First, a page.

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  5. "Ella va a reducir su porcent…

"Ella va a reducir su porcentaje."

Translation:She is going to reduce her percentage.

March 31, 2013



One of the solutions is:

"She has going to reduce her percentage."

I thought I was learning spanish, not LOLcat


2017/01/21 They still have it up there! Ridiculous!!!


2017/8/1 Not anymore, apparently. It says "is" now.


what about the use of "its"??? (su)


It says ella in the beginning. But i think you can still say its


"She is going to reduce its percentage." sounds perfectly plausible, no?


And "their" right? After all, this section is about business and she would be lowering the percentage of the business, making it "their" or "it".


The very same thing and i was told i was wrong :(....


Is there something wrong with "lower" here? Sounds most natural to me


lower = reduce. 'She will lower her percentage' should be accepted.


if "su" hasn't been identified it can be confusing in spanish just like he and she in english so this spanish sentence itself can mean three things but to make it clearer you can say "ella va a reducir el porcentaje de usted" or "ella va a reducir su propio porcentaje" or "ella va a reducir el porcentaje de él"

i hope that makes more sense


"""...is going to... is correct


Lower her percentage works, duh


Why is the future tense supposed to be included here? "She will reduce her percentage", one of the two answers we're to mark as correct, would be "Ella reducira (accent on the a) su porcentaje" would it not?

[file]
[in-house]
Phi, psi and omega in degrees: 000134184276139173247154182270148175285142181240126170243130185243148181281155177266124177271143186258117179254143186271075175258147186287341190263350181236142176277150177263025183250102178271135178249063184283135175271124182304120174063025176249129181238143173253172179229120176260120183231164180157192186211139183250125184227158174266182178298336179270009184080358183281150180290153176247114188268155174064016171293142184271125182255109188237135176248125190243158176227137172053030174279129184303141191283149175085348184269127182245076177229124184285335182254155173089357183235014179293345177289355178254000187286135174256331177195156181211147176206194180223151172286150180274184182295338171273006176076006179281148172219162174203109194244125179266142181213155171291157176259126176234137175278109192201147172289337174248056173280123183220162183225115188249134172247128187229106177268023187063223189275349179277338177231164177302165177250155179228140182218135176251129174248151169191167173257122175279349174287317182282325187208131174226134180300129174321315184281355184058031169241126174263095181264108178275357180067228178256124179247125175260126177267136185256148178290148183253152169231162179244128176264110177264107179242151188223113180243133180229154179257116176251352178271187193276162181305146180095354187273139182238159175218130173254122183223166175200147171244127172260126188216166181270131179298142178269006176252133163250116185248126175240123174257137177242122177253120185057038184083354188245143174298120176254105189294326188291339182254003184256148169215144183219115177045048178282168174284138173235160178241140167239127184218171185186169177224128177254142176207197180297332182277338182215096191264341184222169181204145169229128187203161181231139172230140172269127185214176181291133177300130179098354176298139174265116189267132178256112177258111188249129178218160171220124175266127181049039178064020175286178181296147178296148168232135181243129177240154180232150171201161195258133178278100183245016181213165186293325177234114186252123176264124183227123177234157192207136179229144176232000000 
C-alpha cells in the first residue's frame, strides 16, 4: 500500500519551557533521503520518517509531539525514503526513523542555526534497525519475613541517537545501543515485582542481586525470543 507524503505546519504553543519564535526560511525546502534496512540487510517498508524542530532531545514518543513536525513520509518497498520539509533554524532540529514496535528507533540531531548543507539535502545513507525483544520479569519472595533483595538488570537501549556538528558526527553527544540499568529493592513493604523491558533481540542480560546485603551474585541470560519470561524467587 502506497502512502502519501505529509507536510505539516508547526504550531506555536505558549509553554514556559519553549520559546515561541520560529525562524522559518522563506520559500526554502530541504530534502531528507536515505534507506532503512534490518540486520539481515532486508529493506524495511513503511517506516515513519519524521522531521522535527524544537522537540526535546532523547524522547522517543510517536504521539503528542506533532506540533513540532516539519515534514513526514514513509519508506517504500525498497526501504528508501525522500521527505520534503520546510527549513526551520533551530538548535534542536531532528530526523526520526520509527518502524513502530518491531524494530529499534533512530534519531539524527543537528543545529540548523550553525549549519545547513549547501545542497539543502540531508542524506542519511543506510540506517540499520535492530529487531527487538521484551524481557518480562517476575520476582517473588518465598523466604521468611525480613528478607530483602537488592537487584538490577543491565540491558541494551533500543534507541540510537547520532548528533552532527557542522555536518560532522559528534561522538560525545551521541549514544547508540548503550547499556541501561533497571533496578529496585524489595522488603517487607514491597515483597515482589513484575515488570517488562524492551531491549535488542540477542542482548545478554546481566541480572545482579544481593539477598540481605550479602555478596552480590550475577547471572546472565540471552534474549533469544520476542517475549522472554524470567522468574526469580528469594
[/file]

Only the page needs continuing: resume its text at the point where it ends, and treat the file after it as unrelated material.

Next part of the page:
I think that while "va a" and the likes usually refer to the near future, the future tense is always correct for both near and far future, for both English and Spanish.


I just read the other day that "ir a" plus infinitive is used more in Latin America to indicate a future activity, whereas the future tense conjugation is used more in Spain. Duolingo will accept either one (in my experience). If they do not and you feel they should, report it as an error.


kassandra8286: Can you give us a reference of where you read that? Gracias.


Darn it, I had a feeling someone would ask me that. HonestIy, I can't remember. I'll try to find it and if I do I'll come back and edit this post.

EDIT: Rickydito - I found it. Can you believe it, it was in a Duolingo discussion thread: http://www.duolingo.com/comment/935823. Here is another thread from stackexchange that discusses the differences between the two forms of expressing the future, regional differences as well as others: http://spanish.stackexchange.com/questions/319/ir-a-infinitive-vs-future-tense. It seems there are a lot of opinions on this topic. :)


kassandra: Gracias. How do you find a previous Duolingo thread? (I am very low-tech.)


Actually, "going to" in English refers to the future period, either near or distant,e.g. "I'm planning to retire when I turn 80", especially if spoken by a 20-year-old! My point was that when both English and Spanish offer the very same construction of "going to", I would expect they'd want the strict translation. In other words, for the very reason you state, namely that both languages use both constructions for any reference to a future event, I expected they'd want the answer that employed the same construction. They really should try to avoid ambiguity to avert this kind of confusion.


But there is no near future tense in English. You can say "about to" or "soon", but neither is an exact translation.

I think we just have to settle with "will" and "going to" as approximations.


Hola PatriciaJH: Yes, there is a near future in English. We use it all of the time. Examples: He arrives tonight. We eat at six. The duet sings at 3:00 PM. The concert starts at 5. I take the exam tomorrow. Etc.